Policy proposals and an extensive public consultation were published by the LRPG in 1999, the same year that the first elections to the newly devolved Scottish parliament returned a Labour and Liberal Democrat coalition.Following the momentum of the 19 elections, devolution and the LRPG's proposals, land reform progressed rapidly in the first session of the Scottish parliament with bills introduced to abolish Scotland's feudal land tenure system and a draft land reform bill introduced in 2000.Efforts are under way to resolve these issues, but strong and sustained commitment by DOD and other federal entities, as well as continued leadership by the Department of the Treasury (Treasury) and the Office of Management and Budget (OMB), are necessary to implement needed improvements.Material weaknesses, including those underlying these three major impediments, continued to (1) hamper the federal government’s ability to reliably report a significant portion of its assets, liabilities, costs, and other related information; (2) affect the federal government’s ability to reliably measure the full cost, as well as the financial and nonfinancial performance of certain programs and activities; (3) impair the federal government’s ability to adequately safeguard significant assets and properly record various transactions; and (4) hinder the federal government from having reliable financial information to operate in an efficient and effective manner.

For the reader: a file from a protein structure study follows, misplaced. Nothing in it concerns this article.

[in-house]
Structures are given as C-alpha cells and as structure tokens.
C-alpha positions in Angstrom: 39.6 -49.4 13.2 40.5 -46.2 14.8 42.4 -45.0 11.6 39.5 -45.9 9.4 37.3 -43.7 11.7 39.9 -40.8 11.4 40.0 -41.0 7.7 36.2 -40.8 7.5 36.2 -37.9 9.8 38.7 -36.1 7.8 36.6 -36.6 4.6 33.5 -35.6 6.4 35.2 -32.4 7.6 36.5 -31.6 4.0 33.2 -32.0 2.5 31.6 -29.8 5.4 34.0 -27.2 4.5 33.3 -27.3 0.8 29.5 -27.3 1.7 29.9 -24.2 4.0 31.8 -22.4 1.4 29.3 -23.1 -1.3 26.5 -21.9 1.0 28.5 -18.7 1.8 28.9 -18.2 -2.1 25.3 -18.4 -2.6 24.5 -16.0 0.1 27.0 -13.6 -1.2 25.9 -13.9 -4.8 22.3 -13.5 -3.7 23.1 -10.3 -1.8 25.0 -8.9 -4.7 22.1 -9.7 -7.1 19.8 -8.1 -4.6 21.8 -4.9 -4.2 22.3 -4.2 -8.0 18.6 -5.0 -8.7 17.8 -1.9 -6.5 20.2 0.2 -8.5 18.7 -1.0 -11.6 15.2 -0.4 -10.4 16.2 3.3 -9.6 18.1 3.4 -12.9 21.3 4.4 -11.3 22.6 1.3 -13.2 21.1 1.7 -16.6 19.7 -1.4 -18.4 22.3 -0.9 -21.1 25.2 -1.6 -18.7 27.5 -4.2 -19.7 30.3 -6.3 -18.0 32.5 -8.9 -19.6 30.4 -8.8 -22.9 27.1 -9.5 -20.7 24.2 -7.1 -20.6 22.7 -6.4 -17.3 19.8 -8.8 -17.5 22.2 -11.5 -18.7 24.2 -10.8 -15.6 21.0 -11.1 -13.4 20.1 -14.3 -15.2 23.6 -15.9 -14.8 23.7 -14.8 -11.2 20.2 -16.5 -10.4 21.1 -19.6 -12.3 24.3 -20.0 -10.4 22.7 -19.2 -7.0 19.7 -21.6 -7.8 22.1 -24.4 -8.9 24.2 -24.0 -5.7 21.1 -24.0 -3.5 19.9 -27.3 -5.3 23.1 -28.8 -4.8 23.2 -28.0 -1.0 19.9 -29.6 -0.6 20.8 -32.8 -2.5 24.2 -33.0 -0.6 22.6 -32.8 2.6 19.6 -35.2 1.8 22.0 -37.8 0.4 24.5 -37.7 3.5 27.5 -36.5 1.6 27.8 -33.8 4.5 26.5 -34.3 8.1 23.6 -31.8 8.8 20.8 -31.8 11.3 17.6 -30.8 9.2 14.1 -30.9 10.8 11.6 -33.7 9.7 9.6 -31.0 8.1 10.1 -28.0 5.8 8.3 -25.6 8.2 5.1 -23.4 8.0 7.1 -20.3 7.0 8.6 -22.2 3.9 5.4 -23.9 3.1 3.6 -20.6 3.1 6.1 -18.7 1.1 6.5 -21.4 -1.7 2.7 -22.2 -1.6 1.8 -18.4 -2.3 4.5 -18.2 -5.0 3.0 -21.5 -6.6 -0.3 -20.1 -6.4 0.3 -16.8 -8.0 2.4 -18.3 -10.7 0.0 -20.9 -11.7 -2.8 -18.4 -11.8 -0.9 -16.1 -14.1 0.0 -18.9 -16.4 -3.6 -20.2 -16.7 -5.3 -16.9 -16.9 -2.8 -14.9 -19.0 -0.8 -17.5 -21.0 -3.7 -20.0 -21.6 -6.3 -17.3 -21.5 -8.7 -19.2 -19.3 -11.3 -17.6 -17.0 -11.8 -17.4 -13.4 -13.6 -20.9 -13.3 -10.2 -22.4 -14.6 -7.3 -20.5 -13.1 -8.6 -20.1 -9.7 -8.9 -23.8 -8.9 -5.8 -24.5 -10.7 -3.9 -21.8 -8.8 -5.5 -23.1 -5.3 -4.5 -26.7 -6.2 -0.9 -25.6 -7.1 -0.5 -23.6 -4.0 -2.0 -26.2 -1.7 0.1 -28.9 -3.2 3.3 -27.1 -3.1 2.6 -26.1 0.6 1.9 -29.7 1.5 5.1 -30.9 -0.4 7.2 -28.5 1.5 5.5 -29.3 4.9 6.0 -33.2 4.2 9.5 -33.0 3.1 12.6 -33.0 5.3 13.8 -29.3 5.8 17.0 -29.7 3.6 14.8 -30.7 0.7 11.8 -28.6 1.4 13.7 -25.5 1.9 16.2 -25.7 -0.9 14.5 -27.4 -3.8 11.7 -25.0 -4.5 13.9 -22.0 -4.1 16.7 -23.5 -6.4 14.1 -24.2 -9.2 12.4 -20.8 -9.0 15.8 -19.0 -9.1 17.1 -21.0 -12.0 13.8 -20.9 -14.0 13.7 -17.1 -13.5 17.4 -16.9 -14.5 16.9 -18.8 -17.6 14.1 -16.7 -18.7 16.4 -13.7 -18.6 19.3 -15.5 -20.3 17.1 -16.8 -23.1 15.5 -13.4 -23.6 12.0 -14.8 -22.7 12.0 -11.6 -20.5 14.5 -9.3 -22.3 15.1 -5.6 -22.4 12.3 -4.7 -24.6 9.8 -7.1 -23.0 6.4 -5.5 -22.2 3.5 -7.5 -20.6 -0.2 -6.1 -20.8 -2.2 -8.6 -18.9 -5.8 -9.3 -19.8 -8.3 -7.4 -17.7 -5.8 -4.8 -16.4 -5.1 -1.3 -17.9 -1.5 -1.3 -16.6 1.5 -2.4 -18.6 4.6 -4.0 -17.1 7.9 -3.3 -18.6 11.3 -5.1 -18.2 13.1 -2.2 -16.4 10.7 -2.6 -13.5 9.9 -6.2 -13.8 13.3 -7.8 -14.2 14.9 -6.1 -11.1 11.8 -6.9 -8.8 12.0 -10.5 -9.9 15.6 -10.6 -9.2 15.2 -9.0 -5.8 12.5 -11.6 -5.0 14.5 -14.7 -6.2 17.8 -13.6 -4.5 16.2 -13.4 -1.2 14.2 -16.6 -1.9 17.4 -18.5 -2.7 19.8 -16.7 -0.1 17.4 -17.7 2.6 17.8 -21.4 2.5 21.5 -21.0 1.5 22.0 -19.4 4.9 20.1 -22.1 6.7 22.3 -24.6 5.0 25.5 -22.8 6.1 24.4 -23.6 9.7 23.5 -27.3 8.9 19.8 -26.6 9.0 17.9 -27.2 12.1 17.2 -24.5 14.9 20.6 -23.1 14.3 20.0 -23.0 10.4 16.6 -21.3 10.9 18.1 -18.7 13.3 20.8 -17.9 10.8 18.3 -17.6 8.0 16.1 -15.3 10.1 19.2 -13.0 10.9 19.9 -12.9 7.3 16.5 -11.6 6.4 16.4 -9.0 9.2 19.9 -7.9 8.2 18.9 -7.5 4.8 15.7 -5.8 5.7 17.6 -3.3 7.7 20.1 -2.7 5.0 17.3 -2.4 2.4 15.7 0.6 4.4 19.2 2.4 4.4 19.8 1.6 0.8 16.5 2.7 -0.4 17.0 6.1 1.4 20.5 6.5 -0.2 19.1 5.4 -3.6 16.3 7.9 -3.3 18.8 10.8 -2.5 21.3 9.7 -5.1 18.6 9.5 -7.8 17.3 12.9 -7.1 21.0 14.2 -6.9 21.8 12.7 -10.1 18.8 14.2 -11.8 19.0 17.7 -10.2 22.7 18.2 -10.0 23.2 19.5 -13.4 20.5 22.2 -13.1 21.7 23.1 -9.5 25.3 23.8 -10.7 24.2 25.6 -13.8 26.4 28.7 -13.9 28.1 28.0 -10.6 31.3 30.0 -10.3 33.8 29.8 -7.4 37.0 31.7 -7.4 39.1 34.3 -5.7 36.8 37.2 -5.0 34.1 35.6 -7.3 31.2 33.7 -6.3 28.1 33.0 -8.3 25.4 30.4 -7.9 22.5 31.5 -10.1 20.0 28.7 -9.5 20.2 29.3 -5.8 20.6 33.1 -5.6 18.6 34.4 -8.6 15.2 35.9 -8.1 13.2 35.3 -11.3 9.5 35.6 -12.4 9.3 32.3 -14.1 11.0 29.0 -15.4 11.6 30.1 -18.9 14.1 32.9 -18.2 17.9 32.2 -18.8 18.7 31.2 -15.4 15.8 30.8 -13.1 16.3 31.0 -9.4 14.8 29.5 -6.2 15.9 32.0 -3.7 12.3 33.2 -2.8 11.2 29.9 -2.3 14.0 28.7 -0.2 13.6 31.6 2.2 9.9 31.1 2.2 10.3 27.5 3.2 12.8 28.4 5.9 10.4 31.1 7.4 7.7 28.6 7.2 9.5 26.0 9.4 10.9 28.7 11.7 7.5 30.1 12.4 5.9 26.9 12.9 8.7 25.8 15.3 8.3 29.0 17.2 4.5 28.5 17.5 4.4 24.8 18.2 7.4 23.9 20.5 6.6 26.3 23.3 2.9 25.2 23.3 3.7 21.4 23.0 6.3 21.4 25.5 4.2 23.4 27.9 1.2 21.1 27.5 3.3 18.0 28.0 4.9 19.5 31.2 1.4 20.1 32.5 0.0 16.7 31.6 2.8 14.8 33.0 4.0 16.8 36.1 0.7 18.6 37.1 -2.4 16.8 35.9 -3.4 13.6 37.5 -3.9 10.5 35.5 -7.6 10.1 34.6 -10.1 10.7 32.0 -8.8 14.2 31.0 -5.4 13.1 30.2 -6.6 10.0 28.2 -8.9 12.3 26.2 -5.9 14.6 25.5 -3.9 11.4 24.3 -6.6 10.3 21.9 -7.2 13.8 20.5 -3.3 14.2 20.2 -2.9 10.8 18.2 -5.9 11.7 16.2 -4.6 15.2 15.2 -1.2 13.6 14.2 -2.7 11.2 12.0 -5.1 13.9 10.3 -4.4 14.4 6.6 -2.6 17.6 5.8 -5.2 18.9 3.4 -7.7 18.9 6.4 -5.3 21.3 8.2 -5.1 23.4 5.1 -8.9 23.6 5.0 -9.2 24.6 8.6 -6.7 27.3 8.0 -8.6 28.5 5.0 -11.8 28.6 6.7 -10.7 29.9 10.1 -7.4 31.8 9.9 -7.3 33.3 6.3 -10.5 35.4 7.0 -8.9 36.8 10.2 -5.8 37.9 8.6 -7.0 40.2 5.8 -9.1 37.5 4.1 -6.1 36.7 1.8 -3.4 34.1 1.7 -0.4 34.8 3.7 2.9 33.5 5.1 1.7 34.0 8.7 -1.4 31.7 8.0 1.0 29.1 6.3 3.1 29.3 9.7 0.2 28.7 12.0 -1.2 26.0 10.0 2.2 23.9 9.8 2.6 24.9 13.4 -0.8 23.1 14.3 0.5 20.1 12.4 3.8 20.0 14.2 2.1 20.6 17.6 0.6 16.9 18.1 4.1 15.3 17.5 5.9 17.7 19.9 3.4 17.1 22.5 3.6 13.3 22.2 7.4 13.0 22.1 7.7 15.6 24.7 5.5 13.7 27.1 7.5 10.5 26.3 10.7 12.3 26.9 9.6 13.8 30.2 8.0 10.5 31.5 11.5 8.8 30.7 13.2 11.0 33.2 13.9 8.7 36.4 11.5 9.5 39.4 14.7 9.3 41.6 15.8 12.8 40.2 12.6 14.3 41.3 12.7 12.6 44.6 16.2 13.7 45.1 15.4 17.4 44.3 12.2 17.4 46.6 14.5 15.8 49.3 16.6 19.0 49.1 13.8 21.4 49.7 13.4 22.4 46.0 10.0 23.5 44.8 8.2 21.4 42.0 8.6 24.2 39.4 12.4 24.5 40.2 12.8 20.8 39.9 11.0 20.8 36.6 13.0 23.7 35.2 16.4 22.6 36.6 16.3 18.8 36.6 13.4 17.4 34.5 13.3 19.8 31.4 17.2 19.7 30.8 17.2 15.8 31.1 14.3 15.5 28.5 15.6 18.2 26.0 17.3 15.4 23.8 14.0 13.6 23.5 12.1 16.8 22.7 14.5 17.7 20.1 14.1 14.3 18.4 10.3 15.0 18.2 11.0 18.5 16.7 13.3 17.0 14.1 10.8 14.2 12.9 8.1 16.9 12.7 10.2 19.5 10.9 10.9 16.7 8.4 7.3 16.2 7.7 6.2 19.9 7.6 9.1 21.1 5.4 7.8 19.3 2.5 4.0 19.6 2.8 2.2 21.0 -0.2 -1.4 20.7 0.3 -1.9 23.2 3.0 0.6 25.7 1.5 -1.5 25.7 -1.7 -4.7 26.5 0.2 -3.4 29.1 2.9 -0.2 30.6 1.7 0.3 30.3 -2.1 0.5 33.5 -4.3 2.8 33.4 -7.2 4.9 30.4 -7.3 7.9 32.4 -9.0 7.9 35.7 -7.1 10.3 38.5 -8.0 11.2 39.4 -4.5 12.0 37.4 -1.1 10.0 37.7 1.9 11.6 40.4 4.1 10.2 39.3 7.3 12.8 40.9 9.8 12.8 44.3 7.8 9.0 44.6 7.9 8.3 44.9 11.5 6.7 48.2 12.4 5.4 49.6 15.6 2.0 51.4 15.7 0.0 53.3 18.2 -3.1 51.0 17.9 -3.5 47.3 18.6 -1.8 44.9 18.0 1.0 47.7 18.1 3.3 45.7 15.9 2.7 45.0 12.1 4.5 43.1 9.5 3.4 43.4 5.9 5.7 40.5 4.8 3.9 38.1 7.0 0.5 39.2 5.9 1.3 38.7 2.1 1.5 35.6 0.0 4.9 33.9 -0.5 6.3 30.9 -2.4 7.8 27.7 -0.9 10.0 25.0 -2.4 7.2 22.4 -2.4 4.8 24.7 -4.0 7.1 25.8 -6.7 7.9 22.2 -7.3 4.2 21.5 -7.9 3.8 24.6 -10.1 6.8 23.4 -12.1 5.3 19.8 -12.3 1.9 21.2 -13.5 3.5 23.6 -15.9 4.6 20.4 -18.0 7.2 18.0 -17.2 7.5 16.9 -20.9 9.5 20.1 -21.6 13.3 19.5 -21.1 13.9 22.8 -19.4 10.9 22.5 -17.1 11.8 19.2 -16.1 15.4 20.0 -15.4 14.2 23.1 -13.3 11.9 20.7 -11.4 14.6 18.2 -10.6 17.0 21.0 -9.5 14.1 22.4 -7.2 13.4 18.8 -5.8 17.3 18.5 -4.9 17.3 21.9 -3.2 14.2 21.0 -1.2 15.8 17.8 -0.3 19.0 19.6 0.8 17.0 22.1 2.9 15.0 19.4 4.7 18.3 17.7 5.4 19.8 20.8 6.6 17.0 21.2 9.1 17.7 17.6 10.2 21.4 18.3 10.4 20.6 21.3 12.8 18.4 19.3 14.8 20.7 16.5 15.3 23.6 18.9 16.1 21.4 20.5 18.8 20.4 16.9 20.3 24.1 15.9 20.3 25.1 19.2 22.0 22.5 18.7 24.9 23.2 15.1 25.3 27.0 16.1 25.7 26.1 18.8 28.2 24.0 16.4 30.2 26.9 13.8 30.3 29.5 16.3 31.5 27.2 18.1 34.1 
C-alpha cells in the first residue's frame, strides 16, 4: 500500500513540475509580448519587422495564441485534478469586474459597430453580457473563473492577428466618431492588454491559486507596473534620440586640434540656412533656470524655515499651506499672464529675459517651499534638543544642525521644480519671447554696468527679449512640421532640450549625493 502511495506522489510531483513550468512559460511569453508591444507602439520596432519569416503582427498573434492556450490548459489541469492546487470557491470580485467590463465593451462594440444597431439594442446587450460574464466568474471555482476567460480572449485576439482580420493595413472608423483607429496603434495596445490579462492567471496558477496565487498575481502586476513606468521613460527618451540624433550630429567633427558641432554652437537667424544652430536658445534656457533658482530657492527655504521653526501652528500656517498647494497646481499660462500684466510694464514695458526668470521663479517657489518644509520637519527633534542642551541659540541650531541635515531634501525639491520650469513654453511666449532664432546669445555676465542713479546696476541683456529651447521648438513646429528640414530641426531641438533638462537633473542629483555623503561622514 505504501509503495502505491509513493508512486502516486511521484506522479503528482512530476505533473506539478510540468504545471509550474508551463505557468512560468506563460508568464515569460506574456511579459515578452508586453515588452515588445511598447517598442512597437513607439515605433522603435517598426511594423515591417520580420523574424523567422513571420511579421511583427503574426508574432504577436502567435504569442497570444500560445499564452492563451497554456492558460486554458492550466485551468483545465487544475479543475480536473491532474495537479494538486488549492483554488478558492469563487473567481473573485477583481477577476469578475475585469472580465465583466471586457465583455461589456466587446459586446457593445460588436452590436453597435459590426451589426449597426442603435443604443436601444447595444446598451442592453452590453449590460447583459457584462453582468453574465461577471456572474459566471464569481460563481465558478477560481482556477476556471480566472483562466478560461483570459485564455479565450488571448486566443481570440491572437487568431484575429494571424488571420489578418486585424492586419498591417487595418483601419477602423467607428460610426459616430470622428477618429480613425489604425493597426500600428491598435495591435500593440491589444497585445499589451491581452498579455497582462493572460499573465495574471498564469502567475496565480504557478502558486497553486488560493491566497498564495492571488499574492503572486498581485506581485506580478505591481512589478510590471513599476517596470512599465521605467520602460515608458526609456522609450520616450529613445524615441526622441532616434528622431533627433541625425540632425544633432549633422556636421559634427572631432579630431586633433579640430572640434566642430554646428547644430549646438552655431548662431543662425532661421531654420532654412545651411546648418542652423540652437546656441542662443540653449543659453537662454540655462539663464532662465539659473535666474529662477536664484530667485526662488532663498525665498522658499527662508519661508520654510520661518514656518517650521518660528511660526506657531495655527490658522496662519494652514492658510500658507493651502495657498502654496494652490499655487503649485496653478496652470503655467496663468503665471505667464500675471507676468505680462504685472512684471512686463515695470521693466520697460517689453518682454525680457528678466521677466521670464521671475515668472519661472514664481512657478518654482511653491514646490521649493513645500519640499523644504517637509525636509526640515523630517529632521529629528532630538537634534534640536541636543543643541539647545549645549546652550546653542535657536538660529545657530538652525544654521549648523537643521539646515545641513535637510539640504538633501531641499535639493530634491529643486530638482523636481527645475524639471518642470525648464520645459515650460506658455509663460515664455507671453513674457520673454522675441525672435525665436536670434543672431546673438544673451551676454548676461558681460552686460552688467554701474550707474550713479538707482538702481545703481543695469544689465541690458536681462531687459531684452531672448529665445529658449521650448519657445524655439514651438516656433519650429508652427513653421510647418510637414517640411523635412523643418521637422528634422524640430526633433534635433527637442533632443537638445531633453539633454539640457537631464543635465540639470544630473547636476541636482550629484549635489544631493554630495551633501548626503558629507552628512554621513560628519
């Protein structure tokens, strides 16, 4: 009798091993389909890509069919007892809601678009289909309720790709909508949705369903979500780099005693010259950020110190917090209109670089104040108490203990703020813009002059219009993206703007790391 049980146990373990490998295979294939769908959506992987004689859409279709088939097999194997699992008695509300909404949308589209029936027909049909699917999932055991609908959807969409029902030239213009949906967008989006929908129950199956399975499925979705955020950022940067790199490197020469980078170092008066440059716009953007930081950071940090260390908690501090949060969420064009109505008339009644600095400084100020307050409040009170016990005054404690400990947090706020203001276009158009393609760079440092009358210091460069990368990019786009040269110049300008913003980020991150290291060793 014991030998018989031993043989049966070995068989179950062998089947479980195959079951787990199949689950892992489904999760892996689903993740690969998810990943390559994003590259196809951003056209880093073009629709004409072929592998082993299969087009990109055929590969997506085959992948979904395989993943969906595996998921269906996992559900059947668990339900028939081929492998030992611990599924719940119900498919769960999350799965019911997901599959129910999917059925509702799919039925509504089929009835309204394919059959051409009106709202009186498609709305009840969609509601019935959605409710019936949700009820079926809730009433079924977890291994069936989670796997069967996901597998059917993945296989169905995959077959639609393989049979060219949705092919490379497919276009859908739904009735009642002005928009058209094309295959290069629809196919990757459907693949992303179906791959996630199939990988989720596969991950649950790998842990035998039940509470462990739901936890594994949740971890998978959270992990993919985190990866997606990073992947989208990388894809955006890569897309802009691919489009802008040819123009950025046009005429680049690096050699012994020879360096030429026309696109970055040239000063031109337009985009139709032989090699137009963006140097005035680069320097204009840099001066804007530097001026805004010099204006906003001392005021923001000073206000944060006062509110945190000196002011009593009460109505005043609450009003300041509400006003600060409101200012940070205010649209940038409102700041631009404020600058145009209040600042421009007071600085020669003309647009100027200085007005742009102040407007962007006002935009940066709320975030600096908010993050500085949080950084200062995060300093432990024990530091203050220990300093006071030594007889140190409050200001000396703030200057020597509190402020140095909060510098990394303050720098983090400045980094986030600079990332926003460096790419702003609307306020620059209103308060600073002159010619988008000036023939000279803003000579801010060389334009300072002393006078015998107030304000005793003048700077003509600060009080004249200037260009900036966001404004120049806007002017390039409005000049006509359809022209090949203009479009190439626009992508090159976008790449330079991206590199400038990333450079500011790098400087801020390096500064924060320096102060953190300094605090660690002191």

The first piece of land reform legislation in the 21st century, the Abolition of Feudal Tenure etc.
In 1997 a Labour Government was elected to Westminster on a manifesto which included both devolution and land reform.
Upon election, a Land Reform Policy Group (LRPG) was established under the chairmanship of Lord Sewel, then Scottish Office Minister of State, who was also tasked with steering devolution legislation though the house of lords.
(Scotland) Act 2000 was passed by the Scottish Parliament on and received royal assent on 9 June the same year.
The main provisions of the act included the abolition of feudal superiorities and tenure, to be replaced by a system of outright ownership in which those who had been vassals became outright owners.